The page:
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The spindle-assembly checkpoint in space and time
Recent molecular analyses have begun to shed light on the complex interaction of the checkpoint proteins with kinetochores — structures that mediate the binding of spindle microtubules to chromosomes in mitosis.
Sustained Mps1 activity is required in mitosis to recruit O-Mad2 to the Mad1–C-Mad2 core complex
To satisfy the mitotic checkpoint and drive chromosome congression, the Mps1 kinase lets go of kinetochores by phosphorylating itself in trans (see also related papers by Maciejowski et al. and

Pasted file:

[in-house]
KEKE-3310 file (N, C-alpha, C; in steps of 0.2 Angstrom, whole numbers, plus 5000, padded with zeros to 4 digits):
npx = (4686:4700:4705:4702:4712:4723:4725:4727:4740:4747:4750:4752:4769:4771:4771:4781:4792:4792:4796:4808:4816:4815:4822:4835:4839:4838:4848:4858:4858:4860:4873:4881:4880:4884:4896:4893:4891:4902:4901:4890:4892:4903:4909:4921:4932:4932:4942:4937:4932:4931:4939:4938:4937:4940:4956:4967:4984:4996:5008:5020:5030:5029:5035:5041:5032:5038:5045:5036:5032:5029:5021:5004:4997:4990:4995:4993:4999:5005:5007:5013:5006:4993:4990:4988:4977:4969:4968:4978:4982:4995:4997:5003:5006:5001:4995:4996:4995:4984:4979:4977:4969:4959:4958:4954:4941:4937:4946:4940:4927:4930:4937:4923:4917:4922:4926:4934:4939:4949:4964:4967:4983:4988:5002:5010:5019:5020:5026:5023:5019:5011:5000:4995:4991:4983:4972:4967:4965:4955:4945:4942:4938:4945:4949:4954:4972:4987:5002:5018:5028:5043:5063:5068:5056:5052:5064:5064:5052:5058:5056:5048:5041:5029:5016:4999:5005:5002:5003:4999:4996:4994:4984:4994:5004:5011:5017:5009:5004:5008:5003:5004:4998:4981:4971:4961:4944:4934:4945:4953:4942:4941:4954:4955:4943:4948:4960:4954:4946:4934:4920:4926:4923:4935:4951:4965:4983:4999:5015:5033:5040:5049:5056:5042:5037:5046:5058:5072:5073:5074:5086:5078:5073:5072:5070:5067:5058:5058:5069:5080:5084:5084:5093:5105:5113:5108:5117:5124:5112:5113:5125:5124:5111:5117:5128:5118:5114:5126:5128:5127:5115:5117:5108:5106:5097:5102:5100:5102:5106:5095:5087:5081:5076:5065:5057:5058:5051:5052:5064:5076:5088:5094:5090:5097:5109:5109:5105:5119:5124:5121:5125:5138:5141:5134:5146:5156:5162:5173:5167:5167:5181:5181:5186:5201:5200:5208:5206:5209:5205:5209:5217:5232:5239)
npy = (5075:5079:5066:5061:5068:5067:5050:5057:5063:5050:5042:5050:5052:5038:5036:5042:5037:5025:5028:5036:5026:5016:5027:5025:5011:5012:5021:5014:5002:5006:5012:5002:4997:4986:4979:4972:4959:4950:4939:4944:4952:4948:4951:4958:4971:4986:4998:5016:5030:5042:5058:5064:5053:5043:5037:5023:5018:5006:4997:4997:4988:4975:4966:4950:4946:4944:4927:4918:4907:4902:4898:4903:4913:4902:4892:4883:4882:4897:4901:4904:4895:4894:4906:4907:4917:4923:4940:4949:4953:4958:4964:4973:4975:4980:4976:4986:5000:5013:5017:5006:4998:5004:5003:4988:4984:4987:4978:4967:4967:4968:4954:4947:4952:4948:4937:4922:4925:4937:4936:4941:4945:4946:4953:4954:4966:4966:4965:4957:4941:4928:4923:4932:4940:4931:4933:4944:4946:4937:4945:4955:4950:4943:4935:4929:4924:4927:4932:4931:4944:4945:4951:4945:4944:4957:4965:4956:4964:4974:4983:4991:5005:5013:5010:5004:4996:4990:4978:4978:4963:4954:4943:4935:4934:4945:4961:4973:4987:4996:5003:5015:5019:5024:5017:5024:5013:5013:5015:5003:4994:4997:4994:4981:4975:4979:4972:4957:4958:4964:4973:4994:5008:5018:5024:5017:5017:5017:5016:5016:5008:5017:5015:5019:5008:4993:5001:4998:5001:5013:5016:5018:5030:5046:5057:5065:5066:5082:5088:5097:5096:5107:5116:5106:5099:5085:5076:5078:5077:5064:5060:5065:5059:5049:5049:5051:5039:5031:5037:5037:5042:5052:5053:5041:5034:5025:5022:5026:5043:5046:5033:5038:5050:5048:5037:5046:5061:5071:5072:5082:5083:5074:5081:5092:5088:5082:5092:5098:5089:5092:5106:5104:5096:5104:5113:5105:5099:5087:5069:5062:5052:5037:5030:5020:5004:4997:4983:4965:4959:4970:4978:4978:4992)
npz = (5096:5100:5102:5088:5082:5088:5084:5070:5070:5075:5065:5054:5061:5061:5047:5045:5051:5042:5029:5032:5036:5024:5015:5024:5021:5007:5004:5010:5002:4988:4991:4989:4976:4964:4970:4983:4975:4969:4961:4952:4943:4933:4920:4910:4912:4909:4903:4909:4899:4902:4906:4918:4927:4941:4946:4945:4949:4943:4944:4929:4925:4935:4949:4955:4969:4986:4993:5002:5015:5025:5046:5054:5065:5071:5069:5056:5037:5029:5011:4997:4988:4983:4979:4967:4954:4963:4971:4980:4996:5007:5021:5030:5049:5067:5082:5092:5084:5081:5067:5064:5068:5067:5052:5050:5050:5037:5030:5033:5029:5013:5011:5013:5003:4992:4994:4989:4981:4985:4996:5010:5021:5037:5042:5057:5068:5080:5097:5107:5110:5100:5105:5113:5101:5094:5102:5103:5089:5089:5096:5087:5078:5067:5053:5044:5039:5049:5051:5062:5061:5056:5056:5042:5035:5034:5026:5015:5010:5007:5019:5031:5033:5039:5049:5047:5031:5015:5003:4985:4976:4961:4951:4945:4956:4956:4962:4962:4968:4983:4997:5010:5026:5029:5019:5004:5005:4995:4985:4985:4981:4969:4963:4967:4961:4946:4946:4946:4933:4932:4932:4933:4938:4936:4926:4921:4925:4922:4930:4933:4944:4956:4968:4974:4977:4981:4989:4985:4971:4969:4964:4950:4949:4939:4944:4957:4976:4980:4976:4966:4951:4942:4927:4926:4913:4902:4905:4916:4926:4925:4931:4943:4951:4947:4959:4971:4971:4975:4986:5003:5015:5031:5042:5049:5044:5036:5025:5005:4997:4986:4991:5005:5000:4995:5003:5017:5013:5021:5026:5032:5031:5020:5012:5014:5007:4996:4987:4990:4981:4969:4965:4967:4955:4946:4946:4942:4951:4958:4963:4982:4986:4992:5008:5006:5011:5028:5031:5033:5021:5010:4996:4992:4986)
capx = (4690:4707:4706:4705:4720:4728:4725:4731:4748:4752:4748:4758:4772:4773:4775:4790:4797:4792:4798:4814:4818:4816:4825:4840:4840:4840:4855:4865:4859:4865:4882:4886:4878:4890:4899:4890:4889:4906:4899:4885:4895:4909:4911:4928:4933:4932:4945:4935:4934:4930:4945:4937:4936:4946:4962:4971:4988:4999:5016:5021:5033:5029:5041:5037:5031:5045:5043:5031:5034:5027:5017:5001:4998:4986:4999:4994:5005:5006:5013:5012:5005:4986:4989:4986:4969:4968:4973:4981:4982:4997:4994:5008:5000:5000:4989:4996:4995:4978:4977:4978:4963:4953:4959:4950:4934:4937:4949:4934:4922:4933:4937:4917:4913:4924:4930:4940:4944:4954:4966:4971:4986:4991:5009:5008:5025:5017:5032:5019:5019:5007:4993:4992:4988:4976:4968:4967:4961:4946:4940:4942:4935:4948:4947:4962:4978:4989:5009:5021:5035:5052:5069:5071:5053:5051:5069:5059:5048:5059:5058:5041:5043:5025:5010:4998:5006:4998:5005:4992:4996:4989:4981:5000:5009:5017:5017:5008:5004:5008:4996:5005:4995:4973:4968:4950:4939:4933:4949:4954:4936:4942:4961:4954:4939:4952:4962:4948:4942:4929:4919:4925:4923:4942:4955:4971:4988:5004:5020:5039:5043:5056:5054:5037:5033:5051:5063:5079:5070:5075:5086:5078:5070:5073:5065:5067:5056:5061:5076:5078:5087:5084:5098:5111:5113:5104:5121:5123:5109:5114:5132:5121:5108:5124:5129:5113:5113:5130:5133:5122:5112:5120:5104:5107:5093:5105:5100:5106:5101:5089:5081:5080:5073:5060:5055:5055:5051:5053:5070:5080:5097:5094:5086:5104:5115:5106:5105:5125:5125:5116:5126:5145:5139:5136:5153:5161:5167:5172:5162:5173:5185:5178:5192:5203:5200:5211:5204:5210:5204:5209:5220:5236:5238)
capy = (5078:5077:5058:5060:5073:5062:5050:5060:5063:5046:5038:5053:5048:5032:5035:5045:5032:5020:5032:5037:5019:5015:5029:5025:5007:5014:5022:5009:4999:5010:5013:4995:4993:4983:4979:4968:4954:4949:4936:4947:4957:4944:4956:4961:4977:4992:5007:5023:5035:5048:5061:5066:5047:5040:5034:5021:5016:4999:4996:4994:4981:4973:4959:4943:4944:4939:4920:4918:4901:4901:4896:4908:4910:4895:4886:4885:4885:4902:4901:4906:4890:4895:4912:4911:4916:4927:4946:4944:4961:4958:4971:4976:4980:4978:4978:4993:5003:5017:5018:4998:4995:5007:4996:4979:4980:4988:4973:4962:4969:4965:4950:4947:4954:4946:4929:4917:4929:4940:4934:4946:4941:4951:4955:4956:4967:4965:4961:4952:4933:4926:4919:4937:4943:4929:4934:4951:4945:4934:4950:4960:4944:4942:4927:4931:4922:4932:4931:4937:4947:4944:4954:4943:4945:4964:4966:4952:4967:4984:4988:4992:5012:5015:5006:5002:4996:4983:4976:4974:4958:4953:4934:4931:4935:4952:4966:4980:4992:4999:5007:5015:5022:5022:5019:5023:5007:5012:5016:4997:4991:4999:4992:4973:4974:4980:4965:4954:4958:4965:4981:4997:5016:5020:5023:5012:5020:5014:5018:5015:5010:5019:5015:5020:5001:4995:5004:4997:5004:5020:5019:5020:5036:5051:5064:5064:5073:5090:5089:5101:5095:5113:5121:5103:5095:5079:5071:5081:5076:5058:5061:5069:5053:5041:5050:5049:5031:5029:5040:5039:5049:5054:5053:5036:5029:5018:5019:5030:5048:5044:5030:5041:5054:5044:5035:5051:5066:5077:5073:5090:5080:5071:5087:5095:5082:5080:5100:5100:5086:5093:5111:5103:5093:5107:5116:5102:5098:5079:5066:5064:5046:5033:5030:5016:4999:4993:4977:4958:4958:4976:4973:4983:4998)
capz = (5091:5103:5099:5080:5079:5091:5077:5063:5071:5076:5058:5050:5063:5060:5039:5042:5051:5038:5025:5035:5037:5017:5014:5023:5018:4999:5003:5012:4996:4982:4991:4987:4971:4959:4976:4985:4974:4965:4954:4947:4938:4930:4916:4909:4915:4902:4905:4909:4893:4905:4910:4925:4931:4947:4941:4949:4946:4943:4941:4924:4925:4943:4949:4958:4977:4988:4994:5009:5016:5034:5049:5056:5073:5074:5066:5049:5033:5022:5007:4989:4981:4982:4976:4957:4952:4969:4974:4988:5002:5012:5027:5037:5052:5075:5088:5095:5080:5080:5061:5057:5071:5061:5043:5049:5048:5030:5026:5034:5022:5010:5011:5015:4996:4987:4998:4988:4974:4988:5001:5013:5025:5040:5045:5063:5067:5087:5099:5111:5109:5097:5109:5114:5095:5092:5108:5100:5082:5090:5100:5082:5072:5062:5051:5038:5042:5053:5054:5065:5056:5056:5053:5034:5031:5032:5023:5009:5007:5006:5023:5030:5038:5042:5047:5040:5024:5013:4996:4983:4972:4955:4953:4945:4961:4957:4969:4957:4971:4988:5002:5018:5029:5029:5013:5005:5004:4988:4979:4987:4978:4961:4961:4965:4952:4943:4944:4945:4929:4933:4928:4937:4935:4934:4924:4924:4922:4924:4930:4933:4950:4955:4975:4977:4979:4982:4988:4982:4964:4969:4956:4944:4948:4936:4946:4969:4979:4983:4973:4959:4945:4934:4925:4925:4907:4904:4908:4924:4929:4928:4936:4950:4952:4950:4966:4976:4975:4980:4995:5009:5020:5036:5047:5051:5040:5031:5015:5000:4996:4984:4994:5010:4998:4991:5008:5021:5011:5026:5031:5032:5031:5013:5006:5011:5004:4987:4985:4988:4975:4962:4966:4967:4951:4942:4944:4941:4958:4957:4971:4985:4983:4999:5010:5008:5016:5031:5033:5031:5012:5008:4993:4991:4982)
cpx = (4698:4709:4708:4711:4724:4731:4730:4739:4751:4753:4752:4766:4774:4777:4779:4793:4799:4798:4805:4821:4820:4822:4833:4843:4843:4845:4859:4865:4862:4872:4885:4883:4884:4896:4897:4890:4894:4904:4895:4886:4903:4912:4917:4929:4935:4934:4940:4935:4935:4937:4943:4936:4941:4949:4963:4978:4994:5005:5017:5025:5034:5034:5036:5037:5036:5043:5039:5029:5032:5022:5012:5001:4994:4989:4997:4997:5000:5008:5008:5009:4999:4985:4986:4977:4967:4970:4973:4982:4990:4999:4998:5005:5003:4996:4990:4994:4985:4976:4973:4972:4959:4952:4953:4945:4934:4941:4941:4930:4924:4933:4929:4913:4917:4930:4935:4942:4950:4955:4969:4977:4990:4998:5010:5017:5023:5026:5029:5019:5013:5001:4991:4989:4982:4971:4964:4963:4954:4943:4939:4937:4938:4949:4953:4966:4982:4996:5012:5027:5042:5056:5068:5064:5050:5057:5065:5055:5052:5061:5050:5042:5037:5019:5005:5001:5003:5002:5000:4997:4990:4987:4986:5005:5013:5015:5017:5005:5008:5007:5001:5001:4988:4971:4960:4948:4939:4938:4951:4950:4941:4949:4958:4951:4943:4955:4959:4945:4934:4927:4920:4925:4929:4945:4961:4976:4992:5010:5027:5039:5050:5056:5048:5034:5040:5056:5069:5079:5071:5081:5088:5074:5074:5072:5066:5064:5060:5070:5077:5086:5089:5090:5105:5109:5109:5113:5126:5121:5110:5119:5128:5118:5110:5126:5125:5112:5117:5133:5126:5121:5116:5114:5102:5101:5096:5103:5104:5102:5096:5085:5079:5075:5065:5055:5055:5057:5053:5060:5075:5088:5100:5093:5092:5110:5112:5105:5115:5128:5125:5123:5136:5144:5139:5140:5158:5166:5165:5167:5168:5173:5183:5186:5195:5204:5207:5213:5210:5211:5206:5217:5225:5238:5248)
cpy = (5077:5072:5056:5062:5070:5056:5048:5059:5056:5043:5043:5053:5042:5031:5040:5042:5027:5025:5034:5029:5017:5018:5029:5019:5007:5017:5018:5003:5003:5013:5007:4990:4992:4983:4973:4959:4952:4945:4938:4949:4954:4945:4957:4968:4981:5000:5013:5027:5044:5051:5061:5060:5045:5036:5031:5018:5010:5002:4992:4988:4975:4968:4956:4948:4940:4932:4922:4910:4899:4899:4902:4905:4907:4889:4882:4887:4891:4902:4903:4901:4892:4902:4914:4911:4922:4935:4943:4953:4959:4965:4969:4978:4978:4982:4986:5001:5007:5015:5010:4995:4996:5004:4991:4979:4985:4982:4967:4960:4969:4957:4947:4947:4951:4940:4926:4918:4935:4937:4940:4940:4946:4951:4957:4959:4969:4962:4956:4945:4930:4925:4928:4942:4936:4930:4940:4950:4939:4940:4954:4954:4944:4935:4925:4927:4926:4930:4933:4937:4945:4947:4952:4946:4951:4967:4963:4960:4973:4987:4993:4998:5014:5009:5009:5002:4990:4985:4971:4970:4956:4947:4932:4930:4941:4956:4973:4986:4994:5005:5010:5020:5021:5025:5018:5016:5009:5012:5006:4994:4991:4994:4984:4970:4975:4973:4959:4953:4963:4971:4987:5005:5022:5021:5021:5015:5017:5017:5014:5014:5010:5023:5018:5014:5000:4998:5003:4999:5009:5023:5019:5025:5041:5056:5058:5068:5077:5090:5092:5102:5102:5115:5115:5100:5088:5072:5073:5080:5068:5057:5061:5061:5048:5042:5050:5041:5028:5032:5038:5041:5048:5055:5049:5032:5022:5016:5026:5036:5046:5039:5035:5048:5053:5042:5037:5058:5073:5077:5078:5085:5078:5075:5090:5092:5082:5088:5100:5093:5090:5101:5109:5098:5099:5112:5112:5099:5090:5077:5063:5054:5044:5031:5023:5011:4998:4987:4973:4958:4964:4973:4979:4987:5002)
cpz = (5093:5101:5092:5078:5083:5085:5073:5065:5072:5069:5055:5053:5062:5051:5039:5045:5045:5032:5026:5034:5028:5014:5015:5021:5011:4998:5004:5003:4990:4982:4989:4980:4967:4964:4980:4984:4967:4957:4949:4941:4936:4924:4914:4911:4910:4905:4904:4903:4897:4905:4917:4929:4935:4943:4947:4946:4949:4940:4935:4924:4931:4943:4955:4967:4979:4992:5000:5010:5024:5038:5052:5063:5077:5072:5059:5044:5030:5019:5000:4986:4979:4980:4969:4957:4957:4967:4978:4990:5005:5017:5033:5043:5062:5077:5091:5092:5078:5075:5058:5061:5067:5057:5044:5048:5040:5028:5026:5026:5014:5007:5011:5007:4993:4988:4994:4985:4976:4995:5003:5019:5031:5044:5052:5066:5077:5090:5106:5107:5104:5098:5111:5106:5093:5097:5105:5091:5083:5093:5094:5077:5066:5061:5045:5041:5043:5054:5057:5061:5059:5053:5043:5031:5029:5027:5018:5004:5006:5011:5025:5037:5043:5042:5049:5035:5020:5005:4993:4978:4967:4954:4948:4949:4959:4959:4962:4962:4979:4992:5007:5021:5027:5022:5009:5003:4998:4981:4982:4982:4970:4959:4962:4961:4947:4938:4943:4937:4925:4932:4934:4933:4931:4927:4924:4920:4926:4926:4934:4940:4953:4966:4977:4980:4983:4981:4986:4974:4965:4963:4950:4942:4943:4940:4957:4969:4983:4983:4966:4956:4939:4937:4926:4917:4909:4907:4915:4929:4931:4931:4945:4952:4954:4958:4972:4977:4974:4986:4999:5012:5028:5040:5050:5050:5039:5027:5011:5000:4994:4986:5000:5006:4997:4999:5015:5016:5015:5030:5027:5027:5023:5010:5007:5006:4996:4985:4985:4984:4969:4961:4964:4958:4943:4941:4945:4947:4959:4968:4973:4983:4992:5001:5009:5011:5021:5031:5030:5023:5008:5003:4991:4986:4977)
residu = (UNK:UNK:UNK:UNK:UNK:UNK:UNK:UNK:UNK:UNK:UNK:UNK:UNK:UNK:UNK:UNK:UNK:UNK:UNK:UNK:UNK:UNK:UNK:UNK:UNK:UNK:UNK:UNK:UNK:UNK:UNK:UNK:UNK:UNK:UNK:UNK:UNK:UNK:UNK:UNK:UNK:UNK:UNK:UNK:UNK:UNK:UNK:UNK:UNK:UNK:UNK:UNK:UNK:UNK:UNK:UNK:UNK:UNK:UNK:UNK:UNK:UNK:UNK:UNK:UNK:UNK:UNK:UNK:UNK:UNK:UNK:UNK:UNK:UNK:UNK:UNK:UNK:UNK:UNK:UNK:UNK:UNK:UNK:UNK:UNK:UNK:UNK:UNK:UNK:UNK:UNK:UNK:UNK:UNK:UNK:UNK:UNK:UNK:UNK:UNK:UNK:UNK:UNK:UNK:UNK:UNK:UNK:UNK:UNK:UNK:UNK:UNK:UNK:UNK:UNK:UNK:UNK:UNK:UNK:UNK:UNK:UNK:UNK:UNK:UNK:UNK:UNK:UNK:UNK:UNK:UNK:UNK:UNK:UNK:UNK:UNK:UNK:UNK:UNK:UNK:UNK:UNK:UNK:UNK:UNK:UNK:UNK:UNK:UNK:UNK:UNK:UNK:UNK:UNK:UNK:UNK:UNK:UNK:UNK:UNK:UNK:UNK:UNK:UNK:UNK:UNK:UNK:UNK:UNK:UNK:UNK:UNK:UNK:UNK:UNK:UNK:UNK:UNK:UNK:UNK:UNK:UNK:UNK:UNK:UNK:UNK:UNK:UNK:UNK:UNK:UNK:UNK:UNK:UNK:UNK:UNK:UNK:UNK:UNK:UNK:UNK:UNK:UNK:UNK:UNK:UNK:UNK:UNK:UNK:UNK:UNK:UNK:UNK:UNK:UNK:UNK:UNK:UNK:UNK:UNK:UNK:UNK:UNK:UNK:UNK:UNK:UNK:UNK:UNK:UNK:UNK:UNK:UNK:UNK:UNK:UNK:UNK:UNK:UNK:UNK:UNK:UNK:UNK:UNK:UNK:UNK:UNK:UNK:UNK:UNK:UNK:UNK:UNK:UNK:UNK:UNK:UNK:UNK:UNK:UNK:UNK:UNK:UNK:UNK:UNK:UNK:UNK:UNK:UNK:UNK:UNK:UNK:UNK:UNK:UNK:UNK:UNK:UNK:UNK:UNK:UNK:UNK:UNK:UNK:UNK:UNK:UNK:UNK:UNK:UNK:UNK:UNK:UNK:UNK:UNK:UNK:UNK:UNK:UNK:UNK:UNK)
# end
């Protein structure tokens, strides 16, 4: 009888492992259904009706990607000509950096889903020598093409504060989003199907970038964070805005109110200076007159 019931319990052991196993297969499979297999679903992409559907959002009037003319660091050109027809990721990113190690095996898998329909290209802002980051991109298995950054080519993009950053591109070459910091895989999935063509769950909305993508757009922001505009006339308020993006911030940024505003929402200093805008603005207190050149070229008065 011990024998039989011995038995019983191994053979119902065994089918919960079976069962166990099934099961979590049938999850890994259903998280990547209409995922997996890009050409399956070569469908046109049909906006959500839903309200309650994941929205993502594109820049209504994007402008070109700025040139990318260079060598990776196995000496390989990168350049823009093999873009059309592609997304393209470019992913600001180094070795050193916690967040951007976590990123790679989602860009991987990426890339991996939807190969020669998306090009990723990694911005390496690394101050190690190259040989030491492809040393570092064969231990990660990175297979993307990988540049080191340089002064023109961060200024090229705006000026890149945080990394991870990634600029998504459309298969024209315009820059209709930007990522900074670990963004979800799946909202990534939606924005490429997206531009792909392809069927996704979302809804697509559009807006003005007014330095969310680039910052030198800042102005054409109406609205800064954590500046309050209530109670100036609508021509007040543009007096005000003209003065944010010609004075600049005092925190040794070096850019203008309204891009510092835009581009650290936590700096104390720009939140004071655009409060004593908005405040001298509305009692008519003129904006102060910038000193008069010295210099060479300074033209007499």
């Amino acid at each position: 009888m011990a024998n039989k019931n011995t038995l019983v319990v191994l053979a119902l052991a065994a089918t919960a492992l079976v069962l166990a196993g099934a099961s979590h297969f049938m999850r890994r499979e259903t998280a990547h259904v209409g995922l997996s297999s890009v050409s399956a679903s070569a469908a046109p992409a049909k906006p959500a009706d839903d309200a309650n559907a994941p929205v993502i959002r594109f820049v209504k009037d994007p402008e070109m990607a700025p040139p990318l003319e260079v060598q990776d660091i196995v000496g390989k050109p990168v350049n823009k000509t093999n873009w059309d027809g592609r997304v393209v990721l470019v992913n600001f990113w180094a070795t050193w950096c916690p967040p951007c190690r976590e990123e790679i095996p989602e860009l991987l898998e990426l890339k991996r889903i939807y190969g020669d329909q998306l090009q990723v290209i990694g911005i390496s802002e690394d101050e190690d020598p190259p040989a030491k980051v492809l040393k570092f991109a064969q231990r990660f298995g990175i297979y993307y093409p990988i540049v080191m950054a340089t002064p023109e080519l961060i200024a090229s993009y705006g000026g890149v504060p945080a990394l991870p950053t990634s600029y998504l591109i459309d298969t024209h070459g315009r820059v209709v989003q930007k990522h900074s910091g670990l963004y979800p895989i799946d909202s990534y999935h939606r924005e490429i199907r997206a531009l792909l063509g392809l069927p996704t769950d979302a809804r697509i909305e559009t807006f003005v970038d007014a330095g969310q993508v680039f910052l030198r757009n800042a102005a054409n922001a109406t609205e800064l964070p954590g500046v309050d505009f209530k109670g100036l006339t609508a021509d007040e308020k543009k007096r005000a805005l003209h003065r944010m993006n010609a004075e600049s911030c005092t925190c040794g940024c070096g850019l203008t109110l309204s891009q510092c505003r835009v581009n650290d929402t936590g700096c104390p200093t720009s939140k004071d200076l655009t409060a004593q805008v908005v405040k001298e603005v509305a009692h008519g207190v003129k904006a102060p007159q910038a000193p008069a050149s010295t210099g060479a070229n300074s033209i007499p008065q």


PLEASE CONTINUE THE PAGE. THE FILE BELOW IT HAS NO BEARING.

Dissecting the role of MPS1 in chromosome biorientation and the spindle checkpoint through the small molecule inhibitor reversine
Addition of reversine to dividing cells ejects Mad1 and the RZZ complex from unattached kinetochores and prevents resolution of incorrect chromosome–microtubule attachments (see also related papers
Crystal structure of the tetrameric Mad1–Mad2 core complex: implications of a ‘safety belt’ binding mechanism for the spindle checkpoint
It is shown that unlocking the Mad2 C‐terminal tail is required for ligand release from Mad2, and that the ‘safety belt’ mechanism may prolong the lifetime of Mad2–ligand complexes.